1 in 7 non-Christians make New Year's resolutions about God

Did you make any new year resolutions for 2022? If so, how are you getting on? Have you broken any already? Do new year resolutions even matter?

A recent survey by Lifeway Research asked a sample of people in the USA about the topics they would like to address in their resolutions. Although the results are likely to be different for the UK, I expect the main categories would be the same.

Top of the list was health. I suspect that every year many people commit to eating healthier and doing more exercise, but perhaps the pandemic has made us even more aware of our health and eager to be physically in better shape. Then comes the resolutions around our money, time, and relationships.

In the survey, a large proportion of people who have some kind of religious affiliation wanted to address their relationship with God in the year ahead. 

Resolutions can be a bit of fun and might produce better habits such as eating less chocolate or reading the Bible every day. Reflecting on how we can develop habits that help us grow spiritually in the year ahead is certainly time well spent. However, there is a danger that we’re just trying to change things on the outside, the things that make us look and feel more righteous. This puts the emphasis on our own achievements rather than reflecting on who we are in Christ by the grace and power of God.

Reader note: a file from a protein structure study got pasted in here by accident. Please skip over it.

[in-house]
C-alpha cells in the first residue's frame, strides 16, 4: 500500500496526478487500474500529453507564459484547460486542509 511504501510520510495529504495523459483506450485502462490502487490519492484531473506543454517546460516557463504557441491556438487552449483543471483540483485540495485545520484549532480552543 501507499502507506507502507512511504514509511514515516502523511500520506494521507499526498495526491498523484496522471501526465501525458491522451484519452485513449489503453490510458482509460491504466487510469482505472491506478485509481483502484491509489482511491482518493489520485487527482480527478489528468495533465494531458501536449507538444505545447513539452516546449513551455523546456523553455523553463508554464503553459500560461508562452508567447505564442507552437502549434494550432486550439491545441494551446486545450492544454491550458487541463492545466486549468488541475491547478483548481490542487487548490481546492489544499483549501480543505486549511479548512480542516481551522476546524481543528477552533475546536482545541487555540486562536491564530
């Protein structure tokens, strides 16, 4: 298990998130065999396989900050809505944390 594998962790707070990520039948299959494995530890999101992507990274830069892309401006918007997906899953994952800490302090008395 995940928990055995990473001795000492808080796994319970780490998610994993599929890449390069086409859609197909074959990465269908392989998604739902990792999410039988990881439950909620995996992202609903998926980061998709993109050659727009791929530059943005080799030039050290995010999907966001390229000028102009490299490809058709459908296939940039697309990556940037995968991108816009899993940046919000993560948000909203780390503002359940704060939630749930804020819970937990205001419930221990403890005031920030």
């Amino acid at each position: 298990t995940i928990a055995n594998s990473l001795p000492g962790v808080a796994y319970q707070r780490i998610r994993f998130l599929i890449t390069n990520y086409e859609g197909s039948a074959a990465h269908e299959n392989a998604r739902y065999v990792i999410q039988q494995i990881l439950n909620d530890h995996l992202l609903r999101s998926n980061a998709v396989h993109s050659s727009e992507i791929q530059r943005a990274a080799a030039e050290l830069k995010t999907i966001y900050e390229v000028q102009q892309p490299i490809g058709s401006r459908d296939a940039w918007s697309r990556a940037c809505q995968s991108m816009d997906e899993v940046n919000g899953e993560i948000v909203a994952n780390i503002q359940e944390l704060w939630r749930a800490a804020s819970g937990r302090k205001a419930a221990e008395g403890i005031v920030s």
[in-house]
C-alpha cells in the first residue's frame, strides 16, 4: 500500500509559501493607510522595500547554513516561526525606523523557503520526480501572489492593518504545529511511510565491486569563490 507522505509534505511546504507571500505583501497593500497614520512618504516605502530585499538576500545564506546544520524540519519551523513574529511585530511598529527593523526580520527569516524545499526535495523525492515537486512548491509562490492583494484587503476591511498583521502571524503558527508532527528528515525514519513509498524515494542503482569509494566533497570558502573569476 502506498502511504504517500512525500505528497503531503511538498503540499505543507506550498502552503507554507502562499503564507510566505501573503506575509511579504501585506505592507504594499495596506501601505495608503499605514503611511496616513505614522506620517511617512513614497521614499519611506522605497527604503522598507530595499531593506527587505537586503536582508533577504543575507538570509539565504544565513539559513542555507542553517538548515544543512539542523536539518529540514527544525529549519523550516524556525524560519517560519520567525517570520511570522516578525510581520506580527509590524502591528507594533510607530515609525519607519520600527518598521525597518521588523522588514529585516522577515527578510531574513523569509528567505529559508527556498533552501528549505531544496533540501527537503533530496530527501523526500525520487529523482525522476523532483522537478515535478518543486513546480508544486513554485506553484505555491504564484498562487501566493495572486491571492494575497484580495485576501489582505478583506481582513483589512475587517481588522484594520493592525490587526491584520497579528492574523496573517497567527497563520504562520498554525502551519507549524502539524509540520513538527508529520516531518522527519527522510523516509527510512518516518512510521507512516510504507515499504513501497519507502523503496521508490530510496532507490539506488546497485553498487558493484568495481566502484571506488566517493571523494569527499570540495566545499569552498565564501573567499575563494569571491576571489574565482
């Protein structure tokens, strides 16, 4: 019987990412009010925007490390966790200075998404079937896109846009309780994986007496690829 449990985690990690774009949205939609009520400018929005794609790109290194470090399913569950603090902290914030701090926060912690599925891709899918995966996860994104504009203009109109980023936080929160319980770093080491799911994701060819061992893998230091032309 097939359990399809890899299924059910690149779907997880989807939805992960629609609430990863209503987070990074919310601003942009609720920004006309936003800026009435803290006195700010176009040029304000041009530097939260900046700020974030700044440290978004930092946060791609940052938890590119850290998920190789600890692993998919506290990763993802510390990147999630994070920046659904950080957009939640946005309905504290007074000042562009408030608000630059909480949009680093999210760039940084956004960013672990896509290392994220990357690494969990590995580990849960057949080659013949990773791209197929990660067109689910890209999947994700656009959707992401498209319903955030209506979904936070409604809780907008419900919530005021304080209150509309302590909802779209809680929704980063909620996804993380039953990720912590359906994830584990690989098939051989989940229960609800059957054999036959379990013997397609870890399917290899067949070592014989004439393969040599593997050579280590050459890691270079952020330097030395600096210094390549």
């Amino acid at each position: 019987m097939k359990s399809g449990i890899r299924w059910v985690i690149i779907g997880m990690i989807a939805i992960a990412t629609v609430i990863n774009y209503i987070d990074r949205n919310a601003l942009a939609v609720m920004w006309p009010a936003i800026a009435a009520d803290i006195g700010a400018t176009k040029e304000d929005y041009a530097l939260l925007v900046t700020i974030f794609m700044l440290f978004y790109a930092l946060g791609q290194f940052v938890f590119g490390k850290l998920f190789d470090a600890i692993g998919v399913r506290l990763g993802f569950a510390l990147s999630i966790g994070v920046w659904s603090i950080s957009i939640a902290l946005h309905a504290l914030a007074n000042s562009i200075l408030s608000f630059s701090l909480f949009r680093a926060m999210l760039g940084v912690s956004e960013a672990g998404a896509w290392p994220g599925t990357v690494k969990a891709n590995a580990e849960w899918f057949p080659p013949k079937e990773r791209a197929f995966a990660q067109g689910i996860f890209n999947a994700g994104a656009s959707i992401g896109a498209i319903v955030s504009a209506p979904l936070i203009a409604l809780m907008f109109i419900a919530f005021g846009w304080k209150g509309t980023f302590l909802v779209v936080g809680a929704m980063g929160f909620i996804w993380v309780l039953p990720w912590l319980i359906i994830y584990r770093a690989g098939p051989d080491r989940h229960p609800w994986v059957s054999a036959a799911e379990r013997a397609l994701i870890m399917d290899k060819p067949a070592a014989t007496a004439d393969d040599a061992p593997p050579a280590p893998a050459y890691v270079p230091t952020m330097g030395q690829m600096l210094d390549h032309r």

Perhaps the most surprising revelation from the survey was that 14 per cent of the religiously unaffiliated – those who don’t attend church or have ‘a faith’ – say a resolution about their relationship with God has been part of their end-of-the-year reflections. And this desire is greatest amongst those aged 18 to 34.

We can take great encouragement from this as we take the good news of Jesus out to our neighbours and friends. There is a desire within people to connect with something or someone transcendent, especially those with no Christian background or preconceptions about God. Their interest can be distant and lack commitment but it is still there and something we should consider when planning our online and in-person outreach. Let’s use this opportunity to turn a vague new year resolution to think about God more into a concrete desire to know God through his son Jesus Christ.

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